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Kristin Scott Thomas,
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Ian Curtis is a quiet and rather sad lad who works for an employment agency and sings in a band called Warsaw. He meets a girl named Debbie whom he promptly marries and his band, of which the name in the meantime has been changed to Joy Division, gets more and more successful. Even though Debbie and he become parents, their relationship is going downhill rapidly and Ian starts an affair with Belgium Annik whom he met after one of the gigs and he's almost never at home. Ian also suffers from epilepsy and has no-good medication for it. He doesn't know how to handle the feelings he has for Debbie and Annik and the pressure the popularity of Joy Division and the energy performing costs him. Written by
Marco van Hoof <firstname.lastname@example.org>
On the contract signed in Tony's blood, drummer Stephen Morris' name is spelled Steven. (The band mocks Tony's lightheadedness from the blood loss by falsely telling him that "Morris" needs to have a second "s" added, but no mention is made of the misspelling of his first name.) See more »
John Cooper Clarke:
The colour scheme is fuckin' brown Everywhere in chicken town, The fuckin' pubs are fuckin' dull The fuckin' clubs are fuckin' full of fuckin' girls and fuckin' guys with fuckin' murder in their eyes, A fuckin' bloke gets fuckin' stabbed waitin' for a fuckin' cab, You fuckin' stay at fuckin' home, The fuckin' neighbours fuckin' moan, Keep the fuckin' racket down This is fuckin' chicken town The fuckin' pies are fuckin' old, The fuckin' chips are fuckin' cold, The fuckin' beer is fuckin' flat, ...
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Anton Corbin has created a film that perfectly showcases both the music of Joy Division and the short but fruitful life of Ian Curtis. The choice to film in black and white was the right one. It sets the tone perfectly for Ian Curtis' gray and lifeless hometown of Macclesfield in 1973.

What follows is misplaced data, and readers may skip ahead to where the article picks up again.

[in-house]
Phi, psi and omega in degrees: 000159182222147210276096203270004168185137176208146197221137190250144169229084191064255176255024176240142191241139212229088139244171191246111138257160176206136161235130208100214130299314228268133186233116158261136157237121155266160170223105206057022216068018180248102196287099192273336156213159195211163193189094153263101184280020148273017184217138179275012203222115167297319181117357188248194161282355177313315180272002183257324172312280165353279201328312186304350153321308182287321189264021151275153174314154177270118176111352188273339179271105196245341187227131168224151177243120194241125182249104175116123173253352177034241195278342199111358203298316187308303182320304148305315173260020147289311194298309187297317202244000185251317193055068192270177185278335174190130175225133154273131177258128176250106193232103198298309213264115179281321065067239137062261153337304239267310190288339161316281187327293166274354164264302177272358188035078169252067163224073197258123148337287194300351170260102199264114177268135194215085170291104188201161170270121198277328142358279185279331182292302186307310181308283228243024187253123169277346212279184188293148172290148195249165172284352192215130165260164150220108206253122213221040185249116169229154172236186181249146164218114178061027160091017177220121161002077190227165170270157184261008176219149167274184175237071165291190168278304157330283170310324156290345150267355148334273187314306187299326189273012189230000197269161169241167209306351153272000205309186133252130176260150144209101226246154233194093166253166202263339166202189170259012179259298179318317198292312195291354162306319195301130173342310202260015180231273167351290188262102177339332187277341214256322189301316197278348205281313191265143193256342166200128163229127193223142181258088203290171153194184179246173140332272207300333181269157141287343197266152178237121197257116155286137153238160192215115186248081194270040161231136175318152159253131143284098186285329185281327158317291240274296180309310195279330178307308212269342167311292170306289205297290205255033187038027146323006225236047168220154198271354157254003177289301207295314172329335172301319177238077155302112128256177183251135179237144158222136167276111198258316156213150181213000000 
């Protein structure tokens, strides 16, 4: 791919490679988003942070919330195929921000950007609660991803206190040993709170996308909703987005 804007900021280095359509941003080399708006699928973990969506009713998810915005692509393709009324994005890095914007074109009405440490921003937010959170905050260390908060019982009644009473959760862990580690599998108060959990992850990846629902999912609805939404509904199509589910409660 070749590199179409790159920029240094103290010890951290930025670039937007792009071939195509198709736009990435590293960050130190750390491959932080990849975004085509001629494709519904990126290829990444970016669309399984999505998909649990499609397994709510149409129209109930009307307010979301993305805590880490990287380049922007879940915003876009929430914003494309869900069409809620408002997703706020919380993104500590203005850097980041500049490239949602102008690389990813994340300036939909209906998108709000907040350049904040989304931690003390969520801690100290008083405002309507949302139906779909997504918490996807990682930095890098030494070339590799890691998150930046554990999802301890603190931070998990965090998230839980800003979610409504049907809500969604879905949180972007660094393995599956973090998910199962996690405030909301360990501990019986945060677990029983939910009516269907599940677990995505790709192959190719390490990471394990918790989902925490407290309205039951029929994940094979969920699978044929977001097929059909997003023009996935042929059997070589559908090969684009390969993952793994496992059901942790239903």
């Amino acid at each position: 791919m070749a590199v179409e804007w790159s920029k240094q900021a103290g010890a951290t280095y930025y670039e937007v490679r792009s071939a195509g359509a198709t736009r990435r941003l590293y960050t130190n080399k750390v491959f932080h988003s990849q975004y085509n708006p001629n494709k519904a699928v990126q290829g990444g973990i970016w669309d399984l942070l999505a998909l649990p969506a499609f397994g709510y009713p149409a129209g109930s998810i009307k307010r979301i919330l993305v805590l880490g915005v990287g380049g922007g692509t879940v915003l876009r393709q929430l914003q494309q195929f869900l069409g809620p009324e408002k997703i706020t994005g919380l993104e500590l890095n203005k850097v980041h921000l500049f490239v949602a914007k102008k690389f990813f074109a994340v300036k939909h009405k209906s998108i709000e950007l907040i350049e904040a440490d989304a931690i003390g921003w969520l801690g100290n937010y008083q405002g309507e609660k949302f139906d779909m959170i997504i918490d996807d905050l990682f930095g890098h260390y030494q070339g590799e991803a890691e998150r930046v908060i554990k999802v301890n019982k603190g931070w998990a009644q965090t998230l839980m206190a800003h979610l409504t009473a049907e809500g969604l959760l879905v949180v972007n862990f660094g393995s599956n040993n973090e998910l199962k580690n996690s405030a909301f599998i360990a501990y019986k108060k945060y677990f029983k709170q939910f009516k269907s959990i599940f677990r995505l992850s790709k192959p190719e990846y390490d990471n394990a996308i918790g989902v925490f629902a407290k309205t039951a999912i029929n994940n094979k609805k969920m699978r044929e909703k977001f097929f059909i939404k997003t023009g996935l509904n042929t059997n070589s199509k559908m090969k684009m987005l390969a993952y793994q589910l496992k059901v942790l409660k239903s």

Corbin as a first time director excels utilizing his visual and technical skills from his previous life as a music video director. Thankfully Control is not just a beautiful looking movie but a perfectly pitched study of the rise and tragic fall of the tortured Ian Curtis. The intensity of the live music performances in the film are as visceral as those of the real band. It is a credit to the actors that they played everything live on screen, it serves to create memorable performances.
Sam Riley delivers a towering performance as Curtis. The first time actor is a name to watch. He is surrounded by a great cast but the film is carried on Riley's shoulders.His inner turmoil is conveyed with great humanity and realism. The audience was still and quiet for quite some time after the credits rolled at the screening I attended.
There are some very clever and touching uses of the music in the film. Corbin uses the intensity of Curtis' lyrics to help paint a biographical picture of the man. The use of 'Love will tear us apart' in the movie was particularly inspired giving the context of the scene it was played in. I hope you will go see this powerful and moving film to see what I am talking about.
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